Anglo oleh to keep fitness shop open after burglary

Encouraged by outpouring of support, Chaim Wizman vows to continue operating his store “On the Burma Road” near Beit Shemesh.

By
January 29, 2012 02:19
2 minute read.
Chaim Wizman (left) shows a bicycle to a customer

Bike store 311. (photo credit: Al Derech Burma)

 
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An American Israeli has decided to keep his bicycle and fitness store open following a burglary two weeks ago in which thieves made off with over NIS 350,000 in merchandise.

When Chaim Wizman arrived at his store near Beit Shemesh, Al Derech Burma (“On the Burma Road”) last Sunday, the New York native was shocked to discover that the entire stock of full suspension bikes (costing more than NIS 15,000 each), hundreds of pairs of custom-made running shoes, sunglasses, GPS watches, and a wide range of other running and biking equipment had been cleaned out hours earlier.

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Because of its remote location in the Judean Hills, no insurance company would cover the store unless he hired a full-time security guard, an expense Wizman said he could not afford.

Wizman, who made aliya 16 years ago and lives with his wife and six children in Beit Shemesh, said he considered closing shop after the burglary, but changed his mind following the outpouring of support from his customers, many of them from the Anglo community in the Jerusalem and Beit Shemesh areas. In addition to regular customers, he also received phone calls and e-mails from people who saw the message he posted about the robbery on Facebook.

“People have been incredible and I was overwhelmed to learn how much the operation meant to so many people. Which is an encouraging thing after you see all these years of work go down the drain in just 15 minutes,” Wizman said last week.

The former attorney opened the specialty running and biking store two years ago, after he became a long-distance runner a decade earlier.

From the beginning he said it was important for the store to be Shomer Shabbat, largely due to the needs of its clientele, but also because, in his words, “some things, like religion, are more important than money.”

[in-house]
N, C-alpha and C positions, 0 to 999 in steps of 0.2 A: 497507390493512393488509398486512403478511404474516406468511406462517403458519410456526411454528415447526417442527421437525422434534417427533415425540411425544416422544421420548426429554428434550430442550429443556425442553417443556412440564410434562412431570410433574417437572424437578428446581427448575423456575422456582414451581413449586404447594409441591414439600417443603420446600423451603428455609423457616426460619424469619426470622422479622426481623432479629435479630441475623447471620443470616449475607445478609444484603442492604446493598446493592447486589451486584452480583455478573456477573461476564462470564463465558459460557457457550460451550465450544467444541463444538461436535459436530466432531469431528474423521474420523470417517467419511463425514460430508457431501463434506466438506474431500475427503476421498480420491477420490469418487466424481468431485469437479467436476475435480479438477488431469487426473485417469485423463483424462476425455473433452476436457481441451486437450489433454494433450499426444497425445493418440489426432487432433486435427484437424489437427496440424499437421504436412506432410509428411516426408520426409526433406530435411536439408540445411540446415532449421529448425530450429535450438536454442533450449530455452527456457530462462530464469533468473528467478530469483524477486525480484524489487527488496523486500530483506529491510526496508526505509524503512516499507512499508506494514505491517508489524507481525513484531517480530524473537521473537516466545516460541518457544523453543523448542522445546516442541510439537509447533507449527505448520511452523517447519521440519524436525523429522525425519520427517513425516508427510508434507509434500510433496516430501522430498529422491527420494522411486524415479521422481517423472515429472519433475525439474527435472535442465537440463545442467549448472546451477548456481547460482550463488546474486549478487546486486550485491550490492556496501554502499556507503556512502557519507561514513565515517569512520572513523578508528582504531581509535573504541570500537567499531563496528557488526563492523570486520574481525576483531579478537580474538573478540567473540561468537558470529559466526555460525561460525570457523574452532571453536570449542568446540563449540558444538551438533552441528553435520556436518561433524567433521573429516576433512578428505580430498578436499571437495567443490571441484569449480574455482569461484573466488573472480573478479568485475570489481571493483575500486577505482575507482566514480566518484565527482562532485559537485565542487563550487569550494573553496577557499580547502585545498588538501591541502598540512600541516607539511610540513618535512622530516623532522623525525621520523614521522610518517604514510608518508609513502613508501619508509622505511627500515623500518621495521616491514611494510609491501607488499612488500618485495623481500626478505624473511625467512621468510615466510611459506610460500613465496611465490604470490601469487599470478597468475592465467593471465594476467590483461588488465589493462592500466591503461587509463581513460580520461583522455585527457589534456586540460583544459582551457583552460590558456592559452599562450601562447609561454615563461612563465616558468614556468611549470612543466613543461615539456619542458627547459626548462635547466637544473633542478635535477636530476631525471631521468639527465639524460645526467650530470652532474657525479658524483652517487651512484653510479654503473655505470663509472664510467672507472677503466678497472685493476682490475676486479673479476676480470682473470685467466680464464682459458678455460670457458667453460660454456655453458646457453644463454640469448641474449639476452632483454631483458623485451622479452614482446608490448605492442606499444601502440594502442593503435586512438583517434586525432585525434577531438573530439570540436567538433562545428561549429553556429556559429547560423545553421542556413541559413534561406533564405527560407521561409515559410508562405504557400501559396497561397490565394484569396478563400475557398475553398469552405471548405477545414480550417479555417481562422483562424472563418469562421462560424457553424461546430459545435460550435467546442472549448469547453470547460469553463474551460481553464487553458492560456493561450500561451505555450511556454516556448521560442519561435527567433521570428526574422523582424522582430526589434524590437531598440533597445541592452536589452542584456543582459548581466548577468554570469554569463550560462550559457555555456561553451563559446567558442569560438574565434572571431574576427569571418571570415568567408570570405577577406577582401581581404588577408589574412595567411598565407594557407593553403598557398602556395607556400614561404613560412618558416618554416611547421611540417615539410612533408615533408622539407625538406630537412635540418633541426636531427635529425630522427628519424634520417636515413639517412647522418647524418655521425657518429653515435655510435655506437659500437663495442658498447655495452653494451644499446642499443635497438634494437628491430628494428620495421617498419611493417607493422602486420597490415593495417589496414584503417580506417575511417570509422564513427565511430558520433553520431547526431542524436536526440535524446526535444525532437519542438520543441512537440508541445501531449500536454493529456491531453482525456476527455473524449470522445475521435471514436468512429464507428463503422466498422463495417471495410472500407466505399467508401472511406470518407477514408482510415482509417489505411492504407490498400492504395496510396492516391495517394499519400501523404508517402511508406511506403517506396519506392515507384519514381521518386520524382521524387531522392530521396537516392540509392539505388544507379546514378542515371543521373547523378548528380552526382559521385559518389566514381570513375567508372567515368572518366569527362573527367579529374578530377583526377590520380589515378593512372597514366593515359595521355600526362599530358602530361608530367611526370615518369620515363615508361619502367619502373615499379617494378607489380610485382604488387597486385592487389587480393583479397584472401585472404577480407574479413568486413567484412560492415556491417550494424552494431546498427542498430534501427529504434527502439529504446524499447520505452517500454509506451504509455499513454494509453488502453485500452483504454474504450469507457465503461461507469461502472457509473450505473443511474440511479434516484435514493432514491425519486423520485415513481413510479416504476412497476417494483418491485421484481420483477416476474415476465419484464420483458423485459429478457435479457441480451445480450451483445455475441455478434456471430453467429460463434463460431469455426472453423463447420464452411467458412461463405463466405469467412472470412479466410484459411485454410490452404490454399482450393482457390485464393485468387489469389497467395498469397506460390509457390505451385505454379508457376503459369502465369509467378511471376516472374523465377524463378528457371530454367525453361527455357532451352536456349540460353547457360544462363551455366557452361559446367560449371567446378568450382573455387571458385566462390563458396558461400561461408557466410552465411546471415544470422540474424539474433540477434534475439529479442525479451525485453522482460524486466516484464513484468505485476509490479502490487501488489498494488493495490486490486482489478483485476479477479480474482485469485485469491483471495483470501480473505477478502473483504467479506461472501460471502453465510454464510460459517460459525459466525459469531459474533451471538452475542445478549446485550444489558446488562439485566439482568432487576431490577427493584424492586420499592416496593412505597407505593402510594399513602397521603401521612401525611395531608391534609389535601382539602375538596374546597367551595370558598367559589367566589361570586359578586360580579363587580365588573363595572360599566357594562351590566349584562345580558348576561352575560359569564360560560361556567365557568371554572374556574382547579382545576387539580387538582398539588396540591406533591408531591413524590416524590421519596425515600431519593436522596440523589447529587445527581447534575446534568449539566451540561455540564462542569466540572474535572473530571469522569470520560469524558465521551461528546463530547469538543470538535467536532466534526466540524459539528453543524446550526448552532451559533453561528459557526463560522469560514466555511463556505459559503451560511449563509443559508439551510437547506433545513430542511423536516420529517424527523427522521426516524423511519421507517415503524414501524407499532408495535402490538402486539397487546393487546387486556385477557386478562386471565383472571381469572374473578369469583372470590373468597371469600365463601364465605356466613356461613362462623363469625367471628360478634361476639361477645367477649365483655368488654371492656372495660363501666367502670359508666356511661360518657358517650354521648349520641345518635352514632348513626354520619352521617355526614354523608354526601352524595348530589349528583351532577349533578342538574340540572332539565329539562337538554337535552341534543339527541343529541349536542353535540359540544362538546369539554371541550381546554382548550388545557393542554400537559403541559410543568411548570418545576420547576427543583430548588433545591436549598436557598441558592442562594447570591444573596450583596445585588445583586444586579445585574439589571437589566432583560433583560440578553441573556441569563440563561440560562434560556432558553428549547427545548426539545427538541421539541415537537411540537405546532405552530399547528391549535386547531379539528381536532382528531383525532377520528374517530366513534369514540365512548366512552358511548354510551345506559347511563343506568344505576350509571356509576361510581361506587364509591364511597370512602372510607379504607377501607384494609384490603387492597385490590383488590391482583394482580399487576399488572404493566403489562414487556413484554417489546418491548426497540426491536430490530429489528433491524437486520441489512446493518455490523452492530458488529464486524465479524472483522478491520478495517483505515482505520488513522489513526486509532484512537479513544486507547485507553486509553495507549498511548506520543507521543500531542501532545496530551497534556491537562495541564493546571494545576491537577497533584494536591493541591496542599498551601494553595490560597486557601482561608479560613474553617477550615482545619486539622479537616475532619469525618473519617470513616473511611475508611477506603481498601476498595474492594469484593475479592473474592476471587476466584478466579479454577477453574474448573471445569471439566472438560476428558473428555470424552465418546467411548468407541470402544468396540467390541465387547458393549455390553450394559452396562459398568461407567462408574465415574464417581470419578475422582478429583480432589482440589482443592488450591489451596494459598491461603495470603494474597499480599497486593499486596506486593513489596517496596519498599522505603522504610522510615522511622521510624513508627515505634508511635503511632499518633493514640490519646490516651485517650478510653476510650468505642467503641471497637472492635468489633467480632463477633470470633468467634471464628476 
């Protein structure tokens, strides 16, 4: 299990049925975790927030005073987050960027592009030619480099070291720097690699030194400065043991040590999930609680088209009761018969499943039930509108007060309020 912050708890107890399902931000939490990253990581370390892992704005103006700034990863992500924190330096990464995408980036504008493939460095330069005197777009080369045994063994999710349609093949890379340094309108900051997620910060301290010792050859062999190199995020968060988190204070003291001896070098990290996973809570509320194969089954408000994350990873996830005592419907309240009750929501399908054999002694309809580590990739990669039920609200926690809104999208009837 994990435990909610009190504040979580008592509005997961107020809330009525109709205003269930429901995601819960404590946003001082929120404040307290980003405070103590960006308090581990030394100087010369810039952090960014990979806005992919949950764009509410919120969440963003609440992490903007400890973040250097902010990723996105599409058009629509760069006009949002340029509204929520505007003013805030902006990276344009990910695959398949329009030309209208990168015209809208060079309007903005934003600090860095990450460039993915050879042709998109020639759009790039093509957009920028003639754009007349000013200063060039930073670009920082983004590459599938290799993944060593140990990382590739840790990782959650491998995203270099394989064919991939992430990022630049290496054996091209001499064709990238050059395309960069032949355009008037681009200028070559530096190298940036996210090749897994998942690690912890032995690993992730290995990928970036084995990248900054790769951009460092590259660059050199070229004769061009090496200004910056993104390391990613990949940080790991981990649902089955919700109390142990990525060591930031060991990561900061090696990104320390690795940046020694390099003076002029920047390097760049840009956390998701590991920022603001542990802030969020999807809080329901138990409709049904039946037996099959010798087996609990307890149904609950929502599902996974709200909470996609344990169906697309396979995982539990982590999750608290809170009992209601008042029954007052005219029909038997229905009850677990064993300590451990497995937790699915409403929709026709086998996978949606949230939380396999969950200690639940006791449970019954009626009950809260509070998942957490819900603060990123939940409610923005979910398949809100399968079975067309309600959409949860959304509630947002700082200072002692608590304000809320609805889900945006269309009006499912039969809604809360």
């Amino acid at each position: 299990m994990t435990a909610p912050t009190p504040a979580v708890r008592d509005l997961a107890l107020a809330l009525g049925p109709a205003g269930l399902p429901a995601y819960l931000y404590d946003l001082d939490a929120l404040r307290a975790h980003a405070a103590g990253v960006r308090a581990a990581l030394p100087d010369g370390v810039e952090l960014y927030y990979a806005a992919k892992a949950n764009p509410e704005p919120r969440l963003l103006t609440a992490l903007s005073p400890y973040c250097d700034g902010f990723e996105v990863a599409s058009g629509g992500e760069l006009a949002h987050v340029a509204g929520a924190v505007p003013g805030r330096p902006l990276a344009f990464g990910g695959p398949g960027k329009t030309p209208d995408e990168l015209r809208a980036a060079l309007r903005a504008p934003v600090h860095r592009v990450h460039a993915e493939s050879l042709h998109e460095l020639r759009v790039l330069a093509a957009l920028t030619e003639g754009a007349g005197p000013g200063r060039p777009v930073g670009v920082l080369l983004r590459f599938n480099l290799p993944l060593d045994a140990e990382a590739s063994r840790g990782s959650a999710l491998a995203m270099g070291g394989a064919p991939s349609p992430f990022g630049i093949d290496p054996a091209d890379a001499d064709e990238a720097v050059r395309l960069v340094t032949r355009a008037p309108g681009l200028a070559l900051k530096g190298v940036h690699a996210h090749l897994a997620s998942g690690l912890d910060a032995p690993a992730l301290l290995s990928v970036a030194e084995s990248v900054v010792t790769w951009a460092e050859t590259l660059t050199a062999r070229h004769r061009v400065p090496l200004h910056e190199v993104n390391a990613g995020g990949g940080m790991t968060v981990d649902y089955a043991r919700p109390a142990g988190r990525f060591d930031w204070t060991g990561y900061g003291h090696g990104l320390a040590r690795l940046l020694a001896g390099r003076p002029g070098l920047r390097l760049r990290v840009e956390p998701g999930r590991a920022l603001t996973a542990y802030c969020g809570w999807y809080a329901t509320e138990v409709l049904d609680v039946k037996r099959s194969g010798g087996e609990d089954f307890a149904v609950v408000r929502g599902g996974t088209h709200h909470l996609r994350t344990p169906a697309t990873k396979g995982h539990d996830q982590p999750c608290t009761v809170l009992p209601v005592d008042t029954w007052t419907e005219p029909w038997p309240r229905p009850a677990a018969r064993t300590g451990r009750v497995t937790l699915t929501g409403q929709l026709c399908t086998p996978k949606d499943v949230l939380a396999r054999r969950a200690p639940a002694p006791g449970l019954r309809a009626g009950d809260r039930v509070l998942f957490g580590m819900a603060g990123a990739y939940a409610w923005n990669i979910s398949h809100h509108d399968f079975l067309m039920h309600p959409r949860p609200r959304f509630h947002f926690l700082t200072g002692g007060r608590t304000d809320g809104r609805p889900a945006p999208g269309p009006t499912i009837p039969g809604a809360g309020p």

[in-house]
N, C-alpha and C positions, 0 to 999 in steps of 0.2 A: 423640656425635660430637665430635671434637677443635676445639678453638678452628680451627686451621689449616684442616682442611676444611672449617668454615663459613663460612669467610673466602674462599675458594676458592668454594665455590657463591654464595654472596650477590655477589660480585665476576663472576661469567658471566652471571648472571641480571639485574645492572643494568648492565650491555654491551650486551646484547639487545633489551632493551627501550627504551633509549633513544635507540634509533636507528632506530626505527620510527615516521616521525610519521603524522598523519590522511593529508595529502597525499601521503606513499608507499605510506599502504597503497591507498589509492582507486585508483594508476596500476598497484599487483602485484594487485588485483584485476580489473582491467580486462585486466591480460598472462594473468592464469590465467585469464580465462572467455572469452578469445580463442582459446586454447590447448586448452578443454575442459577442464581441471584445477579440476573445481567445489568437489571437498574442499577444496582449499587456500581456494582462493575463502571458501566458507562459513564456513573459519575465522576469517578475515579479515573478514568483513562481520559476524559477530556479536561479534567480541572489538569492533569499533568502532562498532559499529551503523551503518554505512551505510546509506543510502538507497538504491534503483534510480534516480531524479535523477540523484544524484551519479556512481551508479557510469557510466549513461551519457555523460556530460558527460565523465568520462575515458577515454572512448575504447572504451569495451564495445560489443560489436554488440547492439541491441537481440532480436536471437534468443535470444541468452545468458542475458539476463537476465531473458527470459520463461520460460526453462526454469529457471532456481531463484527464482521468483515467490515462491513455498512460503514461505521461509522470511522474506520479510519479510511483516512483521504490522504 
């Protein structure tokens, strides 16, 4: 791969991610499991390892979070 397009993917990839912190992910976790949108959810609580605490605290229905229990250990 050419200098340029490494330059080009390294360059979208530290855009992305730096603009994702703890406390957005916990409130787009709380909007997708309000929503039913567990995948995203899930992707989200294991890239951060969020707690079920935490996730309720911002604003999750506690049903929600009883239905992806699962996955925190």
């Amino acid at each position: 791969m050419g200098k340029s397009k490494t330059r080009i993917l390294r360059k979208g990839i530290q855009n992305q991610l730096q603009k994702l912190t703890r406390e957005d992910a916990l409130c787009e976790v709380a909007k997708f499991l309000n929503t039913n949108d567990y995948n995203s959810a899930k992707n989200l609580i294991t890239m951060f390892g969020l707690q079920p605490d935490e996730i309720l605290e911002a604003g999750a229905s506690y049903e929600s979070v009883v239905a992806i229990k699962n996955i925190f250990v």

The store sponsors a running club called the Beit Shemesh Runners, who Wizman said posted impressive running times, and not just for a group of 40-something Orthodox Jews.

Located on the legendary Burma Road outside Beit Shemesh, the store serves as a launching point for trips in the Judean Hills. Wizman said the store has been a sort of “destination outlet,” without any foot traffic, where the only customers who arrive are those who already plan to shop there.

He thinks that a group of highly professional Beduin thieves staked the store out for weeks before the robbery, and that by the time he discovered it, the merchandise was probably already in the West Bank.

Not all the merchandise was gone for good, however.

Hours after the robbery a Breslov Hassid arrived at his store with four bicycles he found in a nearby forest, where he was performing his hitbodedut solitary prayers.

Wizman said the bikes had been dumped by the thieves, who were probably intending to return soon when they had room for them.

Opening a specialty fitness and biking store selling high-end custom equipment far from any retail areas sounds risky. Nonetheless, Wizman said the store has been profitable, which has encouraged him to remain open.

He has taken some new precautions since the robbery, including installing security cameras, but said that every store is vulnerable and “this is just par for the course.”

“I think everything happens for a reason. I'm a religious person so I think that God does everything for a reason,” Wizman said.

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